No, we're not planning for the time being, probably never, to be a trading platform. I think that primary issuance, enabling primary issuance, facilitating primary issuance, this is where we want to focus. I think that there's plenty of business there. I think that If a primary issuer becomes a trading platform it's going to be in competition with it's partners. So we don't want to do it at the moment. We are talking to pretty much everyone that has already announced that they're going to do a trading platform for security tokens and trying to make sure we have an understanding of what are the listing requirements, so we can make sure the customers will be listed there. We also integrate at the protocol level to make sure that the tokens that we issue on primary issuance they are tradable on the secondary market on their platforms.
Great! Well, thanks so much for joining us today Carlos! Best of luck with all of your ventures!
Okay, thank you very much.
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Recently, Security Token Academy caught up with Jeremy Gardner from Awesome Ventures; we talked to him about the significance about security tokens and here's what he had to say.
In terms of what's going on, there's a lot of regulatory uncertainty, that is becoming a little more clear. And here everyone is talking about ICO 2.0, the security tokens, STOs. Do you think all of that is significant? And if so, how?
Oh, absolutely. So, I helped create the very first utility token number. But I helped them create the very first security token ever. So, I've been down both those roads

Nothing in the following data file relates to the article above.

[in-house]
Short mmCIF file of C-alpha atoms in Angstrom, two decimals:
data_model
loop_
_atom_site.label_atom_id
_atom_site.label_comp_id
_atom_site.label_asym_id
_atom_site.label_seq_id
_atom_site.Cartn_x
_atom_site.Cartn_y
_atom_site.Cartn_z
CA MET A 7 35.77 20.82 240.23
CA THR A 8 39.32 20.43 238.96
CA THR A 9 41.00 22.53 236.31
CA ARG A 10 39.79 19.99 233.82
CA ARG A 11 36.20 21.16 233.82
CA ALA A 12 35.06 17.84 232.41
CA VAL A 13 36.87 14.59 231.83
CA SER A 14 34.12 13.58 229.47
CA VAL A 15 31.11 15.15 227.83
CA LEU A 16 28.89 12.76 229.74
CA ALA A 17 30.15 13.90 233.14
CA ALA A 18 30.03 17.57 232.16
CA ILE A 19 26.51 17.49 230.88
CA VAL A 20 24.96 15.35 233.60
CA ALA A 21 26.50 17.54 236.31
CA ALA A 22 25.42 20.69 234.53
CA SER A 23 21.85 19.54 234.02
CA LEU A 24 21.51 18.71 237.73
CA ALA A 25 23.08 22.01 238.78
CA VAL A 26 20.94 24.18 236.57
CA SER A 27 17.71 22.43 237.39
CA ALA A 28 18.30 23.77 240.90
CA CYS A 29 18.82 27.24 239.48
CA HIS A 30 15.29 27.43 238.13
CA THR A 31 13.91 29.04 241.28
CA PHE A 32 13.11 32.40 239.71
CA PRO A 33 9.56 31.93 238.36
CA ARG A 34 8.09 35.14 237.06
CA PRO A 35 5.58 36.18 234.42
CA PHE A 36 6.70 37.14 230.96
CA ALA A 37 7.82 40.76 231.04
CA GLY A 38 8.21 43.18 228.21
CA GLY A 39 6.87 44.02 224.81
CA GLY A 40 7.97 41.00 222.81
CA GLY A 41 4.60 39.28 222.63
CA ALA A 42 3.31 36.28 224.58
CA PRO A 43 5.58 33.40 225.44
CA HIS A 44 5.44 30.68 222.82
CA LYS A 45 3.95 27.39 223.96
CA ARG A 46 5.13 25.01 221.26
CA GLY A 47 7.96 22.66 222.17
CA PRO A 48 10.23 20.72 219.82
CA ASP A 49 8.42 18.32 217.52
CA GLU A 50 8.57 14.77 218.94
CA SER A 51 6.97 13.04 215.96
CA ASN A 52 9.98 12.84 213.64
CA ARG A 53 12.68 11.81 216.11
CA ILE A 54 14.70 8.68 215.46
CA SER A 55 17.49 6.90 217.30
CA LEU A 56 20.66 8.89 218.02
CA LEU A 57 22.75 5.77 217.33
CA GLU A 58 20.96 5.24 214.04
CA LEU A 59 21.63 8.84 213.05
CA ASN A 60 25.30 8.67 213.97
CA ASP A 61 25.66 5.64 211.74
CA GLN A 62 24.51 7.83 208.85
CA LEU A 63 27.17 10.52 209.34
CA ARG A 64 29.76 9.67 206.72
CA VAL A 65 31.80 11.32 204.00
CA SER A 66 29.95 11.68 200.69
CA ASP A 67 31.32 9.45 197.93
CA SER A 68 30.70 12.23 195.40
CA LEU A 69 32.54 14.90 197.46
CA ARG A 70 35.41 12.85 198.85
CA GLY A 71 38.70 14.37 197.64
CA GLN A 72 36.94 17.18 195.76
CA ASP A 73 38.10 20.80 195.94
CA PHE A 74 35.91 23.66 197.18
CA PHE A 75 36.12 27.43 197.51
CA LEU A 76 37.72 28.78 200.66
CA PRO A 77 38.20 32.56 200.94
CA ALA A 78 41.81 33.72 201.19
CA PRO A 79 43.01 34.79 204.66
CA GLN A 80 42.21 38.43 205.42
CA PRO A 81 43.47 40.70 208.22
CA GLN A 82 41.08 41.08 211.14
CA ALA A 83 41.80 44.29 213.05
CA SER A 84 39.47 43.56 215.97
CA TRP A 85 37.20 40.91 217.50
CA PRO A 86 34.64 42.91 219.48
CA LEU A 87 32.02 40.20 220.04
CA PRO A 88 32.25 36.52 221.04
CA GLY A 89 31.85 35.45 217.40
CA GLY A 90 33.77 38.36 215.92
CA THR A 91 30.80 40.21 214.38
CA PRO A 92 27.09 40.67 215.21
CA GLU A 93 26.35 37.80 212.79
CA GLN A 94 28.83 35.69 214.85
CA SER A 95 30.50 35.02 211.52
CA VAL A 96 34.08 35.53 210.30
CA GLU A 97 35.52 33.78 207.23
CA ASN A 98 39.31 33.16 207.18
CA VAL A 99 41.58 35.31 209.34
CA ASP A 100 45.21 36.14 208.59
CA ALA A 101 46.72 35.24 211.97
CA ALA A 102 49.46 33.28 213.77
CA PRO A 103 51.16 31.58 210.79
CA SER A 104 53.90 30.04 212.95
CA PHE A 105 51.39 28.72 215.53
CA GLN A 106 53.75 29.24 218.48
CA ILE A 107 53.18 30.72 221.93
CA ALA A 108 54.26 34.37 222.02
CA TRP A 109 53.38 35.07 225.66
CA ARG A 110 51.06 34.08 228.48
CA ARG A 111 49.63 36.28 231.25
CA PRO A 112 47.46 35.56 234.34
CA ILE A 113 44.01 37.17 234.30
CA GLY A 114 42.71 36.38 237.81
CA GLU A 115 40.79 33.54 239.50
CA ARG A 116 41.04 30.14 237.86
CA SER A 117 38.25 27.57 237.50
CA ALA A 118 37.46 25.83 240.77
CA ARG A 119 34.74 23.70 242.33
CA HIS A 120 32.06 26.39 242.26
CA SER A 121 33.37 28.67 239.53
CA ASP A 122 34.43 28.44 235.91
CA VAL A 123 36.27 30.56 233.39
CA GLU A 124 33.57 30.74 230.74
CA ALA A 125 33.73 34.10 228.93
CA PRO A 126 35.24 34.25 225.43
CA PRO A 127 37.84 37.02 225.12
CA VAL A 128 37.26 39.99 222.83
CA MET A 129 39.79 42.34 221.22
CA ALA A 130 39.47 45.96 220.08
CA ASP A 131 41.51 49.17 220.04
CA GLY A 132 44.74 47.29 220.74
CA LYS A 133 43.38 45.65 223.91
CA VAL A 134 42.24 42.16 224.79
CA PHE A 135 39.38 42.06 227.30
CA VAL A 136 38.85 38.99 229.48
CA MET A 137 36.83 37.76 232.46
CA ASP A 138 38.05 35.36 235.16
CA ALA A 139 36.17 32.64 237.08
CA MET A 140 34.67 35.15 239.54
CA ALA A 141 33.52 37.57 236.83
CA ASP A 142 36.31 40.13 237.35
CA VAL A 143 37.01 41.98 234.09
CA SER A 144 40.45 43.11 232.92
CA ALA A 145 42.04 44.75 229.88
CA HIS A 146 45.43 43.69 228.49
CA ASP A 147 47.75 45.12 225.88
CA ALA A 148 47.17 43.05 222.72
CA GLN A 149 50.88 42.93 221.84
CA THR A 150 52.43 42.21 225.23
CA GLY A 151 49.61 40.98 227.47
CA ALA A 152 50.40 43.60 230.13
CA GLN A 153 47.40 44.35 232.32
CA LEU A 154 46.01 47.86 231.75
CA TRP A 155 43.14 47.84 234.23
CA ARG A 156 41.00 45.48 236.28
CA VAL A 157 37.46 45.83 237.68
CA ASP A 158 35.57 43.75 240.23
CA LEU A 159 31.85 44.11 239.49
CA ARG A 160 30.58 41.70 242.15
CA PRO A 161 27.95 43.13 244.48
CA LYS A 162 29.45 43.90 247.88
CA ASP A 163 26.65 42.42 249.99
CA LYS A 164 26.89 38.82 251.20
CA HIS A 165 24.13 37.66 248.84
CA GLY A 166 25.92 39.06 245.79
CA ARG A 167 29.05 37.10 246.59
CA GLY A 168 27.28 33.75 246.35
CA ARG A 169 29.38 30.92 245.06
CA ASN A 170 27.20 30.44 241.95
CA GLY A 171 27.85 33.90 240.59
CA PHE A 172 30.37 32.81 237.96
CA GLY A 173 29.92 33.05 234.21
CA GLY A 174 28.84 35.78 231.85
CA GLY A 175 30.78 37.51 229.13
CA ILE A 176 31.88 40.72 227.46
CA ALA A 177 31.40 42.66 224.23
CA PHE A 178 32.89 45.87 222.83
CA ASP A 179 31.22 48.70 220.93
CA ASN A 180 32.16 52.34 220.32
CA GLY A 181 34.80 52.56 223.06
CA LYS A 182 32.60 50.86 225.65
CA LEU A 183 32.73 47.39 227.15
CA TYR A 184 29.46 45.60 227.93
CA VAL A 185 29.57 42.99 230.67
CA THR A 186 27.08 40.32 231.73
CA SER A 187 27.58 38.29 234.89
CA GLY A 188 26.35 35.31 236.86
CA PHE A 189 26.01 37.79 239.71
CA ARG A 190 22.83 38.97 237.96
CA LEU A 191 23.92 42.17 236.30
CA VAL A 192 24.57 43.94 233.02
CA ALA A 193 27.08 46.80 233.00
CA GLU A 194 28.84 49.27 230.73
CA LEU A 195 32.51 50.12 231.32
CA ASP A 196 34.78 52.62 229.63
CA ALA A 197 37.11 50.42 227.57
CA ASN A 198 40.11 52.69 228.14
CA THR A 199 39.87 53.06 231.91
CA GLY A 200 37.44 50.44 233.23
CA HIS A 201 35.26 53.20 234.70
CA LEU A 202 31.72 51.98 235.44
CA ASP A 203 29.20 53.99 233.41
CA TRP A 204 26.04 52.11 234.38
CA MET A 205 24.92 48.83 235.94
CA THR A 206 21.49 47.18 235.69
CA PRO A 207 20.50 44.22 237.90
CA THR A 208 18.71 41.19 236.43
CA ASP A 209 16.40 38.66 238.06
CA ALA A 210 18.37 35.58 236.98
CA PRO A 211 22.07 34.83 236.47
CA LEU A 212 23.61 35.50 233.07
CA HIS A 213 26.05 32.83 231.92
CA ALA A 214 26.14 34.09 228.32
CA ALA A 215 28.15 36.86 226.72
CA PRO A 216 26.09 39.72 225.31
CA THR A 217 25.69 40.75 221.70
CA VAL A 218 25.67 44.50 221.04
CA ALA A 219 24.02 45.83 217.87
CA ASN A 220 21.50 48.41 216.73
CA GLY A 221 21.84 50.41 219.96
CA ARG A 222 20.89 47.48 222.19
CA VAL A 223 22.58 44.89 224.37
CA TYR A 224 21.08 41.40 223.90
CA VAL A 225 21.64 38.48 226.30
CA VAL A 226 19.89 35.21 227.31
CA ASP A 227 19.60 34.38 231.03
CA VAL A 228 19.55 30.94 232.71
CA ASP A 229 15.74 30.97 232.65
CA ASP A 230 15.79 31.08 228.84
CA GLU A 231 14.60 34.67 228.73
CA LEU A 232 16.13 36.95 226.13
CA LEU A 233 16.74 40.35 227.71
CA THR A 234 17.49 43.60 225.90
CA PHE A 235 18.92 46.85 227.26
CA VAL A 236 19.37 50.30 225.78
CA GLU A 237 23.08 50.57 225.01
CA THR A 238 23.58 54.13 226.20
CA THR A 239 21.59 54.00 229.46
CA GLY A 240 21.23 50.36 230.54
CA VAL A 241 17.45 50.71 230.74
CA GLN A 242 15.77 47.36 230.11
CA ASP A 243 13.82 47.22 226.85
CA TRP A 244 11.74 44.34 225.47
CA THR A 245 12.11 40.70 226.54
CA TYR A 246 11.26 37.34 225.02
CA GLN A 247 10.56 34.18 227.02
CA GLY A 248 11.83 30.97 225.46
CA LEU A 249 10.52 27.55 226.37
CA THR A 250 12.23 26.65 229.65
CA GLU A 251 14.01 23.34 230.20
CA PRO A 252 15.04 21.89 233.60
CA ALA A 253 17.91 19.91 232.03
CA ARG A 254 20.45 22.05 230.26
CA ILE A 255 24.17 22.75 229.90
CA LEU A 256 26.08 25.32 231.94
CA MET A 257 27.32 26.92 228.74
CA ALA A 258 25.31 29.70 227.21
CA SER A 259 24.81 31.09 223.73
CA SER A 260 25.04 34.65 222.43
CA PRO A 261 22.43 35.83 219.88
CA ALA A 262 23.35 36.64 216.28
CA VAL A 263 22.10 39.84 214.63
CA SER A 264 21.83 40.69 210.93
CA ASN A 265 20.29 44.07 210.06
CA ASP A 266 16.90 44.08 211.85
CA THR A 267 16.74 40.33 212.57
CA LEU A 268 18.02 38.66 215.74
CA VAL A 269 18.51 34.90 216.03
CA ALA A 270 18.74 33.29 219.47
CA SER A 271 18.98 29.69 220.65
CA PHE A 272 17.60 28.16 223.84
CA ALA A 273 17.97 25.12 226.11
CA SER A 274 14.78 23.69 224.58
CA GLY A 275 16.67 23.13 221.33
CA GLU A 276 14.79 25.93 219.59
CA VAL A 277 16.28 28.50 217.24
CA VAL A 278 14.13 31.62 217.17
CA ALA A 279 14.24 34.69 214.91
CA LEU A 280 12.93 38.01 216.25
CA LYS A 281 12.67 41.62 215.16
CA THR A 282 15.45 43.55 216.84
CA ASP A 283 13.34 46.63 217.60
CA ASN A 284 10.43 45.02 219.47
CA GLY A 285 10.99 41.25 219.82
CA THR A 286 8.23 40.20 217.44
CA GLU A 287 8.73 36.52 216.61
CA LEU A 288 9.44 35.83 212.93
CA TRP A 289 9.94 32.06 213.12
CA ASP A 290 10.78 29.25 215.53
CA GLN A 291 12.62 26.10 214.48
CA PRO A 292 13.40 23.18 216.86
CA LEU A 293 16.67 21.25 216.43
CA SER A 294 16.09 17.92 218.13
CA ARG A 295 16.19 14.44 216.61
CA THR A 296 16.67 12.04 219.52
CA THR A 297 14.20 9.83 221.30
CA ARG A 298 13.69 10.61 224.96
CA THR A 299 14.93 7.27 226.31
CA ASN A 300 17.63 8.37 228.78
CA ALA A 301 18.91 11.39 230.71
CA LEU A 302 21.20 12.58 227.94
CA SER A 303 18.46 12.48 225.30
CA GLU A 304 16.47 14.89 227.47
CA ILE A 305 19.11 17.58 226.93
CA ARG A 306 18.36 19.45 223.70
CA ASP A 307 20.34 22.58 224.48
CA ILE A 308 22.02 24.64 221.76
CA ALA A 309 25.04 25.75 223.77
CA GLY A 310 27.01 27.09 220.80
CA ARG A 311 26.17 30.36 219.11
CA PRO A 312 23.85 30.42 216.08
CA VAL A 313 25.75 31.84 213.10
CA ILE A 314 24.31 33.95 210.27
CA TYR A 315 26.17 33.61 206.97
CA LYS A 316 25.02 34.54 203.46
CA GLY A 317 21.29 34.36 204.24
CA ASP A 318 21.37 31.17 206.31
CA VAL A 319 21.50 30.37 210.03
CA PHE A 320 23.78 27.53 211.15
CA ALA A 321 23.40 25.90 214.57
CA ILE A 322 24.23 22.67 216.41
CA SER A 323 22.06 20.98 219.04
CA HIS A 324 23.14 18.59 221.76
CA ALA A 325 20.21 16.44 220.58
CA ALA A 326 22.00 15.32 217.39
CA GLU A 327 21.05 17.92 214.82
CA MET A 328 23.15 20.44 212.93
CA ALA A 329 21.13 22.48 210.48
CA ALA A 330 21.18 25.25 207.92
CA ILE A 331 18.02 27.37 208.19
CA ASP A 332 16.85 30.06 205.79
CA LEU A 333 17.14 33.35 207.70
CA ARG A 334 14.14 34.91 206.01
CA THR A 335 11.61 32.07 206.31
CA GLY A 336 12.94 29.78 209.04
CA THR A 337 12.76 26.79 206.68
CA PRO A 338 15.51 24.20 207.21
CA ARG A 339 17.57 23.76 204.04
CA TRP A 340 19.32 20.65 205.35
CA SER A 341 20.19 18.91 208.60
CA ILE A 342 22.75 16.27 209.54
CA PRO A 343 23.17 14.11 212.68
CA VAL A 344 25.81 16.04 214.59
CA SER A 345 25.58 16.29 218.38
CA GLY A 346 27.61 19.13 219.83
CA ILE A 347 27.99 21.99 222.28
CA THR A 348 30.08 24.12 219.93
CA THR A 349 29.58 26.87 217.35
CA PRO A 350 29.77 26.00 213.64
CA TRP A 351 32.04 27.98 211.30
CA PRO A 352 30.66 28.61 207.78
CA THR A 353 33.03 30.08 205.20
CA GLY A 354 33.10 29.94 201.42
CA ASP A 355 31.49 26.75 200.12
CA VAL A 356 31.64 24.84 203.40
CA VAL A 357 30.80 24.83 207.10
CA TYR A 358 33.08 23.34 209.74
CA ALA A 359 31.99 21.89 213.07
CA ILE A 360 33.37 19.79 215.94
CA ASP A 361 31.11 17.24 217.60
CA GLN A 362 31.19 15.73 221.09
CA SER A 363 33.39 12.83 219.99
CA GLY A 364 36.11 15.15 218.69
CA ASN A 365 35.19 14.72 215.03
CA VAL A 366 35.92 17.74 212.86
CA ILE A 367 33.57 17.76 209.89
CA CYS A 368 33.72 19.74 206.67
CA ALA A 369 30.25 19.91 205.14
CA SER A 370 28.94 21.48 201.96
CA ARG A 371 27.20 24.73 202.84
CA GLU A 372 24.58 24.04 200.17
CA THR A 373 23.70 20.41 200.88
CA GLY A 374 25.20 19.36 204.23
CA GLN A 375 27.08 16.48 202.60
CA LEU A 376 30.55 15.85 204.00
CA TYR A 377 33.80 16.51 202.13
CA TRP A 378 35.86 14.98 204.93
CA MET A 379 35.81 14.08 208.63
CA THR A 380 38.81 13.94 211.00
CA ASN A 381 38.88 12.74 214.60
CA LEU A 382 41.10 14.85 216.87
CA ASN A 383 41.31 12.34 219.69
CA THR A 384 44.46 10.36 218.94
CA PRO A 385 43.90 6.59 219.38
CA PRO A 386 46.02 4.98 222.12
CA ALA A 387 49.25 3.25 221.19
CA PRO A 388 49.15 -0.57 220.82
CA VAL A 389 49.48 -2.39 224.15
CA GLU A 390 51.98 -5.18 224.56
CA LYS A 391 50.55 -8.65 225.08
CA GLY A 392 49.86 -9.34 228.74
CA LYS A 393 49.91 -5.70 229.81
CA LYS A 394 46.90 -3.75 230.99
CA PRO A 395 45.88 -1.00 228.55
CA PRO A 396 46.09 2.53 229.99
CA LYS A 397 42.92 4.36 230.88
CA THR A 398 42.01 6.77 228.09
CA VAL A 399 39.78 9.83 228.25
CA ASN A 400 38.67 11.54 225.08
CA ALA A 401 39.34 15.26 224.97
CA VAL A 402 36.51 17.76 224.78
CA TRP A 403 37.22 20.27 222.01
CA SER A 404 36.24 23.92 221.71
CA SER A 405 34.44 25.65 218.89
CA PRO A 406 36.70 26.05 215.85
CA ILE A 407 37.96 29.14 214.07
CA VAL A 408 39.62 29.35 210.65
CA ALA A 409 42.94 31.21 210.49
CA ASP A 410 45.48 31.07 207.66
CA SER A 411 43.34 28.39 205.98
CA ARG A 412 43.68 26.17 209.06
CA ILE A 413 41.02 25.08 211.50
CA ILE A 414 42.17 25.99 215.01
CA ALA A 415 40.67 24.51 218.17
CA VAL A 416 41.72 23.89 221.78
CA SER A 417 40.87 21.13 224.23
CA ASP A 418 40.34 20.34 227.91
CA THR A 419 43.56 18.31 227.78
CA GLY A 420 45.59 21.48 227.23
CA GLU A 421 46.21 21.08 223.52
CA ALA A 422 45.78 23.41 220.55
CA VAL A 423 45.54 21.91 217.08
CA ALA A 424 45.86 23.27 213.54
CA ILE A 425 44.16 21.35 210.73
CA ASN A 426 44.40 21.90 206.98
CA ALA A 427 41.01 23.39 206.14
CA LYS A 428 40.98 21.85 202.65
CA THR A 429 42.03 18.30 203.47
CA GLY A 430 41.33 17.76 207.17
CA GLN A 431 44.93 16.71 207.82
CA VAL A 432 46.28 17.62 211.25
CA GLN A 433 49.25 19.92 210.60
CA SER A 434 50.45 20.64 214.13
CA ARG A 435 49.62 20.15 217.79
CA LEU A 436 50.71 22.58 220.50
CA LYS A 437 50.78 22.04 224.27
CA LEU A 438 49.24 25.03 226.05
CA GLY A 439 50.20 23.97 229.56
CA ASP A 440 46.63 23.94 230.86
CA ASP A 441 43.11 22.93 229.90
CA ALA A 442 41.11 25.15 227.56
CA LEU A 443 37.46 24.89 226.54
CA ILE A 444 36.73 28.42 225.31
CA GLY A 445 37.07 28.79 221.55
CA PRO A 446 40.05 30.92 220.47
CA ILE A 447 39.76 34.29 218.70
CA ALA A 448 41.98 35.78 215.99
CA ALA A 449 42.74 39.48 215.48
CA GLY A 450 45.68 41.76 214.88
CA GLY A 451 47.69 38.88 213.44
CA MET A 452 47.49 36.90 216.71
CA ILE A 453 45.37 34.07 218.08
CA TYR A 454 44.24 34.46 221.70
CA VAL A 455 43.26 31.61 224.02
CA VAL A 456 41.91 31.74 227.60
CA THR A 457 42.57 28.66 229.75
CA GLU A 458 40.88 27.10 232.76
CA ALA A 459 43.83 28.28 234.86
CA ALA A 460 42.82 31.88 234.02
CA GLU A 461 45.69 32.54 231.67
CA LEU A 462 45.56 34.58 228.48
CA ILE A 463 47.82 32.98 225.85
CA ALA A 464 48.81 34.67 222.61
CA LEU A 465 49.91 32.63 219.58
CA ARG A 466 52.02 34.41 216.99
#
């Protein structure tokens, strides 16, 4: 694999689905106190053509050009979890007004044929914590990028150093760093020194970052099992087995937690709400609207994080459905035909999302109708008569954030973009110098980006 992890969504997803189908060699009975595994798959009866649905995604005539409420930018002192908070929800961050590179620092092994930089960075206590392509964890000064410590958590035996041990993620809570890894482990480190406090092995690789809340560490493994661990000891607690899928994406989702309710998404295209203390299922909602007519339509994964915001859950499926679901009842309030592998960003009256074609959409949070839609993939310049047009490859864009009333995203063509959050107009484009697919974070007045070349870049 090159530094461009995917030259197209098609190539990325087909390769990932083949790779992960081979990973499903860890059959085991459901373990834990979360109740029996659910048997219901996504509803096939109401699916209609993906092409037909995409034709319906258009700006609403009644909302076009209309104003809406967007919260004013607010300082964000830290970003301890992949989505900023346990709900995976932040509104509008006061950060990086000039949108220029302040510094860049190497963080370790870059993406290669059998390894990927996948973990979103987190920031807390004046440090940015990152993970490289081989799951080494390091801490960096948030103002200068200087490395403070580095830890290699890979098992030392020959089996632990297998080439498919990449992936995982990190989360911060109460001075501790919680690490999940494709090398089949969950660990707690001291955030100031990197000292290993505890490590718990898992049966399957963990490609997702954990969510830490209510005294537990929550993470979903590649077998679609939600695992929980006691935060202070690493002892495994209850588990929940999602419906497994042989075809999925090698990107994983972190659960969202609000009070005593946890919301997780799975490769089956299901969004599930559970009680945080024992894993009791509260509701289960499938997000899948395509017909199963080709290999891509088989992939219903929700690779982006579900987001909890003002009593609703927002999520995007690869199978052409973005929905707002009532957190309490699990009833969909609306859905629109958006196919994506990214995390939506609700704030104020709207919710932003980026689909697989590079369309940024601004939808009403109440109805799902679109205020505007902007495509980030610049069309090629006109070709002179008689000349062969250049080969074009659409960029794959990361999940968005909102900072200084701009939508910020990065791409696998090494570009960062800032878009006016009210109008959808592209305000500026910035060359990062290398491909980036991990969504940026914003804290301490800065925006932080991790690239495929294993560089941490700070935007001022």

Which was the first security token?
The B-Cap token. And that represented a limited partner interest in a venture capital fund. And you know, looking back on those two experiences with Alger we effectively opened Pandora's box to all these, just, pretty much undiluted capital raisings that were effectively just unregistered securities offerings. The vast majority of ICOs that have occurred to this state, especially in the past two years, egregious securities violations, horrible ideas that don't provide any utility and that kind of dwells with me. But security tokens are really very similar to traditional equity but they're more liquid; they're more tradable, and in theory if we can work with law makers in a constructive manner, what we can do actually create an incredible way for boot strapping network effects. So, if you think about if you were an early user of Facebook or Twitter, what if for positive participation in the network, you earned small Facebook or Twitter tokens. That represents a small ownership share in the company, as the company grow and increased in value and eventually went public you actually saw the upside of your participation in these networks. Any product where you're not paying for it, you are the product.